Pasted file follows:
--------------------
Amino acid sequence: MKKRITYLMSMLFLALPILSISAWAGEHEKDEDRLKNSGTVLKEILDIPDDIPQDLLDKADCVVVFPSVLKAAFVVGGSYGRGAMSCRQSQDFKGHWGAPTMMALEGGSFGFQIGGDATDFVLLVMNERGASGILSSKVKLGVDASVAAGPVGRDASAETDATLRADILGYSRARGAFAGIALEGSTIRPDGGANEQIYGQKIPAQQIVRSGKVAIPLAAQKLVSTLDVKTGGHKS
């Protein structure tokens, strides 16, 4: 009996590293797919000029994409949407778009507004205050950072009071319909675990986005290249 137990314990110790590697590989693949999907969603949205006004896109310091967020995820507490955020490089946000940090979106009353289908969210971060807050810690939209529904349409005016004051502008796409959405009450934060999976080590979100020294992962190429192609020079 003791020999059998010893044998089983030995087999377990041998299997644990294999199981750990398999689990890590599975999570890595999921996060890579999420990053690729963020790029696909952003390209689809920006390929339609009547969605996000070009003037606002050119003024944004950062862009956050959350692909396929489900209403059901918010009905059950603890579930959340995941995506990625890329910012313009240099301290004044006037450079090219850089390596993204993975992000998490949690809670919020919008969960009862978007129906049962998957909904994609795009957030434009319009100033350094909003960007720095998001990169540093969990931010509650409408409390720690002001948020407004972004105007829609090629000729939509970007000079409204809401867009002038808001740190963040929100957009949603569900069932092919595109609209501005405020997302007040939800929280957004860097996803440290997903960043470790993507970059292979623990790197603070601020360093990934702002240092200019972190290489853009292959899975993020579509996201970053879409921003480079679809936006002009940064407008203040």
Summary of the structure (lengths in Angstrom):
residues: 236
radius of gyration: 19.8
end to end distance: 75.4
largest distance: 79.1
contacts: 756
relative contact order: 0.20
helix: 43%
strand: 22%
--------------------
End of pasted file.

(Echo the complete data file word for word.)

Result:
Amino acid sequence: MKKRITYLMSMLFLALPILSISAWAGEHEKDEDRLKNSGTVLKEILDIPDDIPQDLLDKADCVVVFPSVLKAAFVVGGSYGRGAMSCRQSQDFKGHWGAPTMMALEGGSFGFQIGGDATDFVLLVMNERGASGILSSKVKLGVDASVAAGPVGRDASAETDATLRADILGYSRARGAFAGIALEGSTIRPDGGANEQIYGQKIPAQQIVRSGKVAIPLAAQKLVSTLDVKTGGHKS
């Protein structure tokens, strides 16, 4: 009996590293797919000029994409949407778009507004205050950072009071319909675990986005290249 137990314990110790590697590989693949999907969603949205006004896109310091967020995820507490955020490089946000940090979106009353289908969210971060807050810690939209529904349409005016004051502008796409959405009450934060999976080590979100020294992962190429192609020079 003791020999059998010893044998089983030995087999377990041998299997644990294999199981750990398999689990890590599975999570890595999921996060890579999420990053690729963020790029696909952003390209689809920006390929339609009547969605996000070009003037606002050119003024944004950062862009956050959350692909396929489900209403059901918010009905059950603890579930959340995941995506990625890329910012313009240099301290004044006037450079090219850089390596993204993975992000998490949690809670919020919008969960009862978007129906049962998957909904994609795009957030434009319009100033350094909003960007720095998001990169540093969990931010509650409408409390720690002001948020407004972004105007829609090629000729939509970007000079409204809401867009002038808001740190963040929100957009949603569900069932092919595109609209501005405020997302007040939800929280957004860097996803440290997903960043470790993507970059292979623990790197603070601020360093990934702002240092200019972190290489853009292959899975993020579509996201970053879409921003480079679809936006002009940064407008203040």
Summary of the structure (lengths in Angstrom):
residues: 236
radius of gyration: 19.8
end to end distance: 75.4
largest distance: 79.1
contacts: 756
relative contact order: 0.20
helix: 43%
strand: 22%